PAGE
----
We highly recommend dual battery system Redarc for their reliable and efficient performance. As an Australian born and bred company, they provide all the electronic components needed for a dual battery system setup.

Once you have the rest of your battery kit, it's time to choose a secondary battery. There are several types of auxiliary batteries available, each with their own benefits and drawbacks.

Types of Auxiliary Batteries

Lead Deep Cycle

  • Suitable under the bonnet, or in an open tray or tub
  • Inexpensive, but may have a reduced lifespan if not fully discharged and recharged with each use

AGM

  • The popular choice among any rig
  • Suitable for any location as they do not emit hazardous gases while charging
  • Better suited to partial use and recharge, rather than fully discharging and recharging in a use cycle

Lithium

  • Reduced weight and increased capacity compared to other battery types
  • Most durable battery when used in a partial use cycle
  • Cannot be fitted under the bonnet of a vehicle due to heat restrictions

Installation Basics

If you're considering installing your dual battery system yourself, have a look at our brief step-by-step guide to see if you're up to the task.

  1. Mount the second battery on your rig, ensuring you have enough wire to make the necessary connections to your second battery.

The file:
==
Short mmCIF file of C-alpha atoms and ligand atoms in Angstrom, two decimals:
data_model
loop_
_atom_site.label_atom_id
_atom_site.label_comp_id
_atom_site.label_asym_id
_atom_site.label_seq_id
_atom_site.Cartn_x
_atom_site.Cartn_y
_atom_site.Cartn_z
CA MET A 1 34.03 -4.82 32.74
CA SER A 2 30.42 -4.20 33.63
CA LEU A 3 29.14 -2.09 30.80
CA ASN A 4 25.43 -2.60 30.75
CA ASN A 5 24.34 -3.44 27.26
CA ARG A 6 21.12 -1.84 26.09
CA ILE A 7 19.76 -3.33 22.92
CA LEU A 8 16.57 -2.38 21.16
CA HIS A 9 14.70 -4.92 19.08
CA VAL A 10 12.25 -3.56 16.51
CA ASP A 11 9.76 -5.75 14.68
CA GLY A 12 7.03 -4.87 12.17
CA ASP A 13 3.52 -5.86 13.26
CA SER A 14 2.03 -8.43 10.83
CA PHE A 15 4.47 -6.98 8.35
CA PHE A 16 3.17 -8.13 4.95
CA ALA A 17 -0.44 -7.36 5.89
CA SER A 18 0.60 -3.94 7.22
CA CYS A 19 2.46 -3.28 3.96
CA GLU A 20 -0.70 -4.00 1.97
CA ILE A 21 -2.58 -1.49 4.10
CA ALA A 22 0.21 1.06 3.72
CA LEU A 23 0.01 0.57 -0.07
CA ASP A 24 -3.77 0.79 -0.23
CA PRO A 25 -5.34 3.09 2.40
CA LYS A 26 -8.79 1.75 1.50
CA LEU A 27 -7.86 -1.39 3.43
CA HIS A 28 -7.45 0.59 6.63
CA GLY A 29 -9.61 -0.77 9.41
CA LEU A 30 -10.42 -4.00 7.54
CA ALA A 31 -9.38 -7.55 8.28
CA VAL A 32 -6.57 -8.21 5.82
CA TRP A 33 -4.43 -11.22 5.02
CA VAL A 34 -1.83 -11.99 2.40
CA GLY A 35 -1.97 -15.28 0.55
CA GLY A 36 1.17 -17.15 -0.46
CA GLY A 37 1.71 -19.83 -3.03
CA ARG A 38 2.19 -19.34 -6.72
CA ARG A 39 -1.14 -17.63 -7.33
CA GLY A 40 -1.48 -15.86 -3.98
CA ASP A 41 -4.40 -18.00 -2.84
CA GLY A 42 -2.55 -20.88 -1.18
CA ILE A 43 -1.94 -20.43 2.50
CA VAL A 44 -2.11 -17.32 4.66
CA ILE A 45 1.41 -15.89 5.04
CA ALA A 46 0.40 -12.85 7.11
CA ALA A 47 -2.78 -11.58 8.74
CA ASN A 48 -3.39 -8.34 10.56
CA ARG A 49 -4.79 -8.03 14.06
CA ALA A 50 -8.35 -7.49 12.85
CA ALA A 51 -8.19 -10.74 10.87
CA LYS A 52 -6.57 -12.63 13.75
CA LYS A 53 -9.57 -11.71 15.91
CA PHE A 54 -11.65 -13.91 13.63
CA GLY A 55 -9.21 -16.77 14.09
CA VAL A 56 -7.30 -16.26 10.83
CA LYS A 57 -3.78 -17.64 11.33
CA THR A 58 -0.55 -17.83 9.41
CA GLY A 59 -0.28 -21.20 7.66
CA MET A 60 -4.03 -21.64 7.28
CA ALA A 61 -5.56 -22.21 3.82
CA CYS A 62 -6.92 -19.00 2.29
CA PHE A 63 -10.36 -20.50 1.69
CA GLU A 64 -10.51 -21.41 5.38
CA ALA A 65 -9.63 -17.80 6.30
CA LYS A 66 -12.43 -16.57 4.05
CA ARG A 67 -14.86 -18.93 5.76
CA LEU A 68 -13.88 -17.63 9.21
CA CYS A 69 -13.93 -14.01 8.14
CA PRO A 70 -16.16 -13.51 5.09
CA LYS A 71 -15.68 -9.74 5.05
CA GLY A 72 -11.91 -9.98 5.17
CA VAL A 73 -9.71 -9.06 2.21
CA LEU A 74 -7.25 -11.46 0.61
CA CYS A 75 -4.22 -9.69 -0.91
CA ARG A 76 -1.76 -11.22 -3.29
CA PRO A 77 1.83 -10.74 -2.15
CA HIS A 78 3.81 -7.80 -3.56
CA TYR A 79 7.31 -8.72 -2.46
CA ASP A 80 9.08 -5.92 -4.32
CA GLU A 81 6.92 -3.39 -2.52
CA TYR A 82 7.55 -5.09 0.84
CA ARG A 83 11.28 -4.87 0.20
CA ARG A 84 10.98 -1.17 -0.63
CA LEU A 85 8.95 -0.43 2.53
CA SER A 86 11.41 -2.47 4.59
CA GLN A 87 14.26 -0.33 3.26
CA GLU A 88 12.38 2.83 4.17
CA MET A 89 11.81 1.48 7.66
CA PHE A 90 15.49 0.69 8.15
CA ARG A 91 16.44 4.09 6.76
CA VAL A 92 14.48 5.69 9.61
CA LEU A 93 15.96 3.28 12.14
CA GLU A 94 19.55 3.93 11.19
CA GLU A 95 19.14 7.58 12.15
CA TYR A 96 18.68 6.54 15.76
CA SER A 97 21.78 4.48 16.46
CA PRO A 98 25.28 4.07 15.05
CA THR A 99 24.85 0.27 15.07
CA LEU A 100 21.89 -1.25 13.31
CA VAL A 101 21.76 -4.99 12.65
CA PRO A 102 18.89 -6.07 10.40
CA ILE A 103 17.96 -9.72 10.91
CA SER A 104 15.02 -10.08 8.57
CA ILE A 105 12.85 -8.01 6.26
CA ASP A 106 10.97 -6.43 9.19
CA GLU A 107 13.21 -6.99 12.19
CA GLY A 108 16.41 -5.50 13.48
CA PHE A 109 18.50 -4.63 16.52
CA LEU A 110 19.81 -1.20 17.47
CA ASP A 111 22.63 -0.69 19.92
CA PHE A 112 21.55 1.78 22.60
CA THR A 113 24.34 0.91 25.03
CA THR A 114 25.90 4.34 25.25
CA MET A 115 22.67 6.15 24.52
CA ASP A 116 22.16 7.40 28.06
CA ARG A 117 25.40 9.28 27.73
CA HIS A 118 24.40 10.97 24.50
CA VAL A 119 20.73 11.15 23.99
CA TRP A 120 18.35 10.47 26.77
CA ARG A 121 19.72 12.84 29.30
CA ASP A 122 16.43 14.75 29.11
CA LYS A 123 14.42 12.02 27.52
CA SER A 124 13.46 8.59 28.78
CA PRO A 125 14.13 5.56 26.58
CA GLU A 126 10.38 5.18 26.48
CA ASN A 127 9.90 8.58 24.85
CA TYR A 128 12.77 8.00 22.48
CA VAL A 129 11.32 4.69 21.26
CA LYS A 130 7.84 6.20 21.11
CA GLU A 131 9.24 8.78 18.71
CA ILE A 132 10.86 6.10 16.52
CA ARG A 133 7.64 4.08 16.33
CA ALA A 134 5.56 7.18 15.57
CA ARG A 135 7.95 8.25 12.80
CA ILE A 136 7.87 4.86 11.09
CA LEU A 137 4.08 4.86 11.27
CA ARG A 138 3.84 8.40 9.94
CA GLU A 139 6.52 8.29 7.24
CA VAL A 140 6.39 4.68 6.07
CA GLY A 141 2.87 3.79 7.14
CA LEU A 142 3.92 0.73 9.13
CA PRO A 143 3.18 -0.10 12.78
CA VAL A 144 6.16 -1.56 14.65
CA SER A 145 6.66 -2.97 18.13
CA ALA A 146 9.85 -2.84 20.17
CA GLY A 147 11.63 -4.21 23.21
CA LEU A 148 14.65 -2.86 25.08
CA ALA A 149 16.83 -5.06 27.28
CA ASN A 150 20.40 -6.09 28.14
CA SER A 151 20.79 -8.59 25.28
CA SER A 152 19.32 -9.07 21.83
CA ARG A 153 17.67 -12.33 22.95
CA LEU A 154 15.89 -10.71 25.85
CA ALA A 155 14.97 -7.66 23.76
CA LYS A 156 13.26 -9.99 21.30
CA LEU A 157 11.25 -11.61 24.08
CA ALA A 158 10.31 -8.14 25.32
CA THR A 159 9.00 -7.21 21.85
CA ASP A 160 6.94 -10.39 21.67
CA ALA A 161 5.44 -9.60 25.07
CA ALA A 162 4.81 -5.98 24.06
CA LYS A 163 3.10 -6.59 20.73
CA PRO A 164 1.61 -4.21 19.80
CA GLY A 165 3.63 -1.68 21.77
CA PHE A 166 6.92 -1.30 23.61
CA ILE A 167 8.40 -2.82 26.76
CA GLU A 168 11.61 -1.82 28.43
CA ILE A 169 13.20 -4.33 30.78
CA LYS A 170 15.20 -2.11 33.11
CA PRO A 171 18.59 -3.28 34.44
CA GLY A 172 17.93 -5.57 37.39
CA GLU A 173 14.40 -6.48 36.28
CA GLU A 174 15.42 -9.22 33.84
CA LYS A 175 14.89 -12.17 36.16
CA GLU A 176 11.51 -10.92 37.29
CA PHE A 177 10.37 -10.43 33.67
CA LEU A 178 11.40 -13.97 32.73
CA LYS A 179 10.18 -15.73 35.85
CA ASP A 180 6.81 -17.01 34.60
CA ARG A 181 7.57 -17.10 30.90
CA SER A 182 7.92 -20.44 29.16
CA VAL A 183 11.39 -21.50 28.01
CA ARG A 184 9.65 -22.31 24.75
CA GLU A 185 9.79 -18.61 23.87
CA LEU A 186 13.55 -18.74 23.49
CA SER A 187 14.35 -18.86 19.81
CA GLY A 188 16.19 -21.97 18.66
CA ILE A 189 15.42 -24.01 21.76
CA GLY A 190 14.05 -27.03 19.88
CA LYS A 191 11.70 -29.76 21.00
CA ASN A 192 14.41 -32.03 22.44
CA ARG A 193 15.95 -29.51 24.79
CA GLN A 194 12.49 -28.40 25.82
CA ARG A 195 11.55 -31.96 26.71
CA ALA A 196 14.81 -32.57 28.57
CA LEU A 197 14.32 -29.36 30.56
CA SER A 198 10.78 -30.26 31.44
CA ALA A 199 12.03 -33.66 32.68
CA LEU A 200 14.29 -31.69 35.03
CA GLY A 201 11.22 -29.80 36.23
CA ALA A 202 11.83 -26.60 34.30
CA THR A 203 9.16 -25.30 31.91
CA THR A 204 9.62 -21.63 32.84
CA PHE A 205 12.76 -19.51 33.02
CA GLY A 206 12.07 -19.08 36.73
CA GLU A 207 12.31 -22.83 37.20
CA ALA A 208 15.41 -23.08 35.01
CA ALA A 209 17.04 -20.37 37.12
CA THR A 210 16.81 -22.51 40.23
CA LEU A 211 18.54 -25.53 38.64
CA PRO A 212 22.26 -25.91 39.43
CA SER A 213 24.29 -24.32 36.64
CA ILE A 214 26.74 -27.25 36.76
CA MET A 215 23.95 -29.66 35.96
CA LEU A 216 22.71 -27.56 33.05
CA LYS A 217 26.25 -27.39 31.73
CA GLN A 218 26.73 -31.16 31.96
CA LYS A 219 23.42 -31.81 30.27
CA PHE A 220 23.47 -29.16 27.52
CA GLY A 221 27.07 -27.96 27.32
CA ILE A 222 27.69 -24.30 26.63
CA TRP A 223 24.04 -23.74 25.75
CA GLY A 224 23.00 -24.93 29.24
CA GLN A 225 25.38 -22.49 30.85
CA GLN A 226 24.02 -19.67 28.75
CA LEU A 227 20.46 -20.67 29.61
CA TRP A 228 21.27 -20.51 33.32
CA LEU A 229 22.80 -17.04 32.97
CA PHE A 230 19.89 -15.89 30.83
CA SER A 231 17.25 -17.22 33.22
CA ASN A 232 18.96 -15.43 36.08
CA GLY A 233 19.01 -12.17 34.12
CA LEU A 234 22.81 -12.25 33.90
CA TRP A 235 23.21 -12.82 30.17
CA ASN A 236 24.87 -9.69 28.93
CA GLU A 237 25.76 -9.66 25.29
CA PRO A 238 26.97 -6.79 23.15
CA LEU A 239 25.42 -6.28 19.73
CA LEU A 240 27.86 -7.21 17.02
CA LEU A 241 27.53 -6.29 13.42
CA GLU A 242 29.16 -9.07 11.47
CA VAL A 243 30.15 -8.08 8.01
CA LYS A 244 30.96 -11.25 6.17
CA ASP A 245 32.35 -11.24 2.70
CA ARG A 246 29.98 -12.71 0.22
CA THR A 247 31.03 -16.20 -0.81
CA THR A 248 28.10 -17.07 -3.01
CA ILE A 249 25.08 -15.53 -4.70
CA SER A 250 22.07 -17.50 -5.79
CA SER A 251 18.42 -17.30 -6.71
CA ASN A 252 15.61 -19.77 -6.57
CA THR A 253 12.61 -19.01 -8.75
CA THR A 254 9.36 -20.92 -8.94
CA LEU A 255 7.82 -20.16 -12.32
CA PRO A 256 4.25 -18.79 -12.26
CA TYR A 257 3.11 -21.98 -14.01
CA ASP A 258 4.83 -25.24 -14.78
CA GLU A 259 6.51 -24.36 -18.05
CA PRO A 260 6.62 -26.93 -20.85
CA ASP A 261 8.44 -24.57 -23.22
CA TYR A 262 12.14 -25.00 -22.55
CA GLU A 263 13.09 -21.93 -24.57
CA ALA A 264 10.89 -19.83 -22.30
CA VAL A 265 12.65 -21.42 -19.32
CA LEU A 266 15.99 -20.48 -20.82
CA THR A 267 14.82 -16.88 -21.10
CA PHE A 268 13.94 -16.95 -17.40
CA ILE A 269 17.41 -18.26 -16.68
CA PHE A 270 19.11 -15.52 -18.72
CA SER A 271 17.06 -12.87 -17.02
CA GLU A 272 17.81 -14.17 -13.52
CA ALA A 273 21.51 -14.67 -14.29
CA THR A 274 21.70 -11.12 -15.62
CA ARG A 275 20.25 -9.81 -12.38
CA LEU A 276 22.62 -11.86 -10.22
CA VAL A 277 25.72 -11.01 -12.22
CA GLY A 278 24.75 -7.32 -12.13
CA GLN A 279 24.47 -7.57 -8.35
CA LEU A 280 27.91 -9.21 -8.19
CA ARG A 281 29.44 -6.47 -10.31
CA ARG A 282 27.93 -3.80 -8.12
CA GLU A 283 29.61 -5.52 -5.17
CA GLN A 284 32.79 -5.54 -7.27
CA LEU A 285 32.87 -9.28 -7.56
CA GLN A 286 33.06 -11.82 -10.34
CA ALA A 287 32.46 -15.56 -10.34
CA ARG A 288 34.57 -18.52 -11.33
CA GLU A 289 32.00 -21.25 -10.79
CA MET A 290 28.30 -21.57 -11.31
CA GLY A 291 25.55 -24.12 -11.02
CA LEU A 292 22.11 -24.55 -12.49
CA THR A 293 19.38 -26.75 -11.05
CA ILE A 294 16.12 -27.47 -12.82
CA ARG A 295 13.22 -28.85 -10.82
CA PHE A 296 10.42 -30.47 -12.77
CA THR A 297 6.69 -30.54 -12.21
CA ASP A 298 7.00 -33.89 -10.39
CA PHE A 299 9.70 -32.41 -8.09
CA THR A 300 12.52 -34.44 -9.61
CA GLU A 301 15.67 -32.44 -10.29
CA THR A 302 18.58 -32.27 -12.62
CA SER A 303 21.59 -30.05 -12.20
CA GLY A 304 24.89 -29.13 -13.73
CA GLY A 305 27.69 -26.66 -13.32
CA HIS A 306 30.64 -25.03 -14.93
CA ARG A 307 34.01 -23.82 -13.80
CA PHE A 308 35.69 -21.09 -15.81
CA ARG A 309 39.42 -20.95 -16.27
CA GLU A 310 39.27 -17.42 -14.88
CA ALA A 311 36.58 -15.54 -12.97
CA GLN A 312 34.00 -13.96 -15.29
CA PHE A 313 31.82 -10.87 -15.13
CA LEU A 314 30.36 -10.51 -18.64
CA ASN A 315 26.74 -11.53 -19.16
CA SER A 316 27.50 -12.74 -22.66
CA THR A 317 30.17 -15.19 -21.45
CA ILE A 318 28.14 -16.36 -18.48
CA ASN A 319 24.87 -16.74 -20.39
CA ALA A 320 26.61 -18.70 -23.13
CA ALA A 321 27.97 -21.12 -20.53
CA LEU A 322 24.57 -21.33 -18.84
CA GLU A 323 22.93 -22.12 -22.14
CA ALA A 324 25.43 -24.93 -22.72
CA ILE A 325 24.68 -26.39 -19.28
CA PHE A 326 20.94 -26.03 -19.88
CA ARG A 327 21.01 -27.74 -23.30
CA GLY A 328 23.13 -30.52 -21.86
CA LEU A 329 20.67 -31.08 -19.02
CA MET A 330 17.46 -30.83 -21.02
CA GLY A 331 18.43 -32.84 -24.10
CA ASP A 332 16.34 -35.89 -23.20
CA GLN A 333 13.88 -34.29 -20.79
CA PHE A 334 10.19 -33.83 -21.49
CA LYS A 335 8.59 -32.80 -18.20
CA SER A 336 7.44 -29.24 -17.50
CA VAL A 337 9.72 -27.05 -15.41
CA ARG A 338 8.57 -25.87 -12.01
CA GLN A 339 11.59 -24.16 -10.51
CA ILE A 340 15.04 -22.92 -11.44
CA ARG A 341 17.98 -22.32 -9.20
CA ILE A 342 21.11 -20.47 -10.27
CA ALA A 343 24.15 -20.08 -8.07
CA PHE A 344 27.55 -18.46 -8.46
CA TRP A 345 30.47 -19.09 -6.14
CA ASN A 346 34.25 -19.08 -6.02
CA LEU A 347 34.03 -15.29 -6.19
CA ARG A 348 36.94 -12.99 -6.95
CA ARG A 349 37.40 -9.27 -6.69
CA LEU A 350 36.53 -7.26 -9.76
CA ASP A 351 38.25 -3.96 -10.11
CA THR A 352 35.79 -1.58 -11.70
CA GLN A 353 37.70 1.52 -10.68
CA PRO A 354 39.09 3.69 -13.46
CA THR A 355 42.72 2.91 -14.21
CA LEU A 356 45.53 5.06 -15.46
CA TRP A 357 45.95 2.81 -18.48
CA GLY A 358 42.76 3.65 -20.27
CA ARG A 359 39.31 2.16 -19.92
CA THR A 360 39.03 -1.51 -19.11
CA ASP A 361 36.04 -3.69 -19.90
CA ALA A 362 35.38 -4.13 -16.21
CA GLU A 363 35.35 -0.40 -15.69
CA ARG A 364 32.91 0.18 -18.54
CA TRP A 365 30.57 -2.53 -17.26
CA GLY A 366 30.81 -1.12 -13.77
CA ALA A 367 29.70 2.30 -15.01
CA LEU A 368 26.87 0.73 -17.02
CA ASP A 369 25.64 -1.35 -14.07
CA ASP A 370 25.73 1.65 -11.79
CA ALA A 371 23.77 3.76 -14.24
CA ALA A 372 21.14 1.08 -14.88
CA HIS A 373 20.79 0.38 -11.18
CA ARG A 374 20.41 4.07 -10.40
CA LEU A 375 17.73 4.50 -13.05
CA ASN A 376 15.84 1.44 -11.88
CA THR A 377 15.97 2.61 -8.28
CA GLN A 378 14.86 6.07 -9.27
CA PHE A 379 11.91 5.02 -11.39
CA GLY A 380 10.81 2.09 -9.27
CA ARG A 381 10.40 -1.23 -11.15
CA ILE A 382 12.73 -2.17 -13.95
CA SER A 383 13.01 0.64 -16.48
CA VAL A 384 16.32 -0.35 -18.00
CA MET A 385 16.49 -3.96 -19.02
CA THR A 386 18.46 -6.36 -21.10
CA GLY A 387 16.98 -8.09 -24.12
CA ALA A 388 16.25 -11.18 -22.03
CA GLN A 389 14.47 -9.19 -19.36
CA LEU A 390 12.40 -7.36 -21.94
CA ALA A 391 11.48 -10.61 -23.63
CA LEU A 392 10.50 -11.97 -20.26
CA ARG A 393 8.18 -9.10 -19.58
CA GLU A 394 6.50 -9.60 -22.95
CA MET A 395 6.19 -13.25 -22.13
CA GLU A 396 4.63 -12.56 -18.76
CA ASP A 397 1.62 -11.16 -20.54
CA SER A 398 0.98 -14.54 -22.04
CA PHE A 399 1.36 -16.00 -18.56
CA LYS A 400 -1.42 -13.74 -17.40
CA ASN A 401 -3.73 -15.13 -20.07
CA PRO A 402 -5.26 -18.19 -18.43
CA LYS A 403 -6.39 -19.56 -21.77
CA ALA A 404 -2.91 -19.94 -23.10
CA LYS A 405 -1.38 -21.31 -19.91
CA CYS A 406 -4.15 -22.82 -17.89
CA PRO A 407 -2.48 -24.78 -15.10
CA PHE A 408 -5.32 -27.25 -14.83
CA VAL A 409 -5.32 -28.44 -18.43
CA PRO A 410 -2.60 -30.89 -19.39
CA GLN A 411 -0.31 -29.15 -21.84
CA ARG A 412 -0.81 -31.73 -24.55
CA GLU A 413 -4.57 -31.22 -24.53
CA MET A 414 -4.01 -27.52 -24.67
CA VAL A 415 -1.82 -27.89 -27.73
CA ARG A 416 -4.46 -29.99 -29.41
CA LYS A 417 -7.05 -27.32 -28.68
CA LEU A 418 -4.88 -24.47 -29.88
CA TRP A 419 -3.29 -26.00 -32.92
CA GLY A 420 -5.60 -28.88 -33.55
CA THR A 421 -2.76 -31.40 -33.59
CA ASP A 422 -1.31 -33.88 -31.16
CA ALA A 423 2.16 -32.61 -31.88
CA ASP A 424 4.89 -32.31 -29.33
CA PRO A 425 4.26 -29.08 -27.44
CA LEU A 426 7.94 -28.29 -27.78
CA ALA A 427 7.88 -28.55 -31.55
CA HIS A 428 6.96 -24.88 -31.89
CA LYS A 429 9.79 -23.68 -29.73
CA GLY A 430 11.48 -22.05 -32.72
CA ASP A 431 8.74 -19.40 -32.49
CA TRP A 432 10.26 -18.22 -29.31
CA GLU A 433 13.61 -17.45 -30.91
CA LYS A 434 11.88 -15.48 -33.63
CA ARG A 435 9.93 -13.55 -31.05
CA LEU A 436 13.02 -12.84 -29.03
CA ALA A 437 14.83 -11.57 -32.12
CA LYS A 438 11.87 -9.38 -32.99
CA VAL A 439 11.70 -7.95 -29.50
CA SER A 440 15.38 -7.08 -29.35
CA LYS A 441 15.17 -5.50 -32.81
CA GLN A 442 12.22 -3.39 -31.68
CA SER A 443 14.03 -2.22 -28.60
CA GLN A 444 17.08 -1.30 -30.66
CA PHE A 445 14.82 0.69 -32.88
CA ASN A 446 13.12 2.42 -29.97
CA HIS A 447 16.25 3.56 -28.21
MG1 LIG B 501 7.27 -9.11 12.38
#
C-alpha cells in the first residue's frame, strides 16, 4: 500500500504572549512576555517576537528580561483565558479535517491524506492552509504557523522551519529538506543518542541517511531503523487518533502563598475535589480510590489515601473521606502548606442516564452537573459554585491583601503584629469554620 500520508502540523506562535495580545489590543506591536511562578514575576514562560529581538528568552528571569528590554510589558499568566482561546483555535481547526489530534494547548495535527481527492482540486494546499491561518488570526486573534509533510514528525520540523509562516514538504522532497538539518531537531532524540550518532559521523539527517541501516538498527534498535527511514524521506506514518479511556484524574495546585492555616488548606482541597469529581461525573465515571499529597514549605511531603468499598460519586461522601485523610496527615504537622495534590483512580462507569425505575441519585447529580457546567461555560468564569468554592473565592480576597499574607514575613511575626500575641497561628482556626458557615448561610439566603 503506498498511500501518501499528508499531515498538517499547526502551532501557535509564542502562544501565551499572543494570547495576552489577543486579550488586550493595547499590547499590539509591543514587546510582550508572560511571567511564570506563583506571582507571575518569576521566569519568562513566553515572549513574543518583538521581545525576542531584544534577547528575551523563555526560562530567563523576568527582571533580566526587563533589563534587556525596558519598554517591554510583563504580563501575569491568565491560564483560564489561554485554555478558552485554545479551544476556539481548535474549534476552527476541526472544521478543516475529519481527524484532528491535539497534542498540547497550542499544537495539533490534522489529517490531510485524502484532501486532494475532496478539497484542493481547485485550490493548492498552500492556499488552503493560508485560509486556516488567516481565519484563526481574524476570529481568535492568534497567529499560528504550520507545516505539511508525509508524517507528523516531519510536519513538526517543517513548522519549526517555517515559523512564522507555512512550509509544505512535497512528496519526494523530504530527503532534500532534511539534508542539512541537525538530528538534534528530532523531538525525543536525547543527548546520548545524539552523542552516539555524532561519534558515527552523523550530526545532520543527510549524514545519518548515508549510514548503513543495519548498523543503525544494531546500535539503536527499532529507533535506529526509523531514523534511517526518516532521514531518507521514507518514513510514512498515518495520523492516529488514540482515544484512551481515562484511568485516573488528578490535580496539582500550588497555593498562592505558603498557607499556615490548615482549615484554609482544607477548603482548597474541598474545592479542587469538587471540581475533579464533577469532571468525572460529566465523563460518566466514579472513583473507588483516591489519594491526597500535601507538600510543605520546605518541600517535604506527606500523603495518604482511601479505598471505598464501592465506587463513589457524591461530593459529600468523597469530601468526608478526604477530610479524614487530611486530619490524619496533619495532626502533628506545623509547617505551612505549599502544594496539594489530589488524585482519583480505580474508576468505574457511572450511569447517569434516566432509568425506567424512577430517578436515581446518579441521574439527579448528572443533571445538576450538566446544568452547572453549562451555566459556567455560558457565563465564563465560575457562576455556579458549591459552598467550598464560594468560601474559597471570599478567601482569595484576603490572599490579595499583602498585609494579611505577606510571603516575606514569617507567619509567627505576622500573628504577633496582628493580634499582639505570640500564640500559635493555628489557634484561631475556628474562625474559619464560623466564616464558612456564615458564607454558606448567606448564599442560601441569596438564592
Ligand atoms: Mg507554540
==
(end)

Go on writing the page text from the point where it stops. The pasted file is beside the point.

2. Disconnect your starter battery.
  3. Mount the Voltage Sensitive Relay (VSR). Place the VSR close to the main battery and away from any hot or moving parts.
  4. Cut cables to length.
  5. Fit lugs to the bare ends of the cable by stripping away 15mm of insulation and crimping them in place. Slide the heat shrink over the lug and apply heat to provide a waterproof seal.
  6. Use the black wire attached to the VSR to earth the relay.
  7. Connect the main battery to the VSR.
  8. Earth your second battery.
  9. Attach the VSR to the mounting plate. Positive cables may now be attached to both batteries.
  10. Attach the negative leads, first to the starter battery and then to the second battery.
  11. Test your system is working with a multimeter.

If you're looking for an all-in-one solution, consider purchasing a dual battery system kit that includes everything you need for installation, along with a comprehensive guide.

How to Keep Your System Running Smoothly

Like any component in your vehicle, your 4x4 dual battery system will suffer from wear and tear, especially if you're heading off-road and facing the elements.

To keep your charging system running smoothly, regular maintenance is required.

Before you head out, check your system for any damage to the battery, DC charger, wires, and battery tray. Keeping your system in good condition is the best way to ensure smooth operation.

For more information on the best dual battery systems or dual battery system prices, don't hesitate to get in touch with experts in the field to see how they can help you improve your rig today.

Conclusion

A dual battery system is an essential investment for any 4WD enthusiast who wants to ensure their vehicle is always ready for adventure. By understanding how dual battery systems work, the benefits they provide, and how to choose the right setup for your rig, you can enjoy the freedom and reliability that comes with having a dependable power source on your off-roading trips. With careful installation and regular maintenance, your dual battery system will keep you powered up and ready for anything the Australian outback has to offer.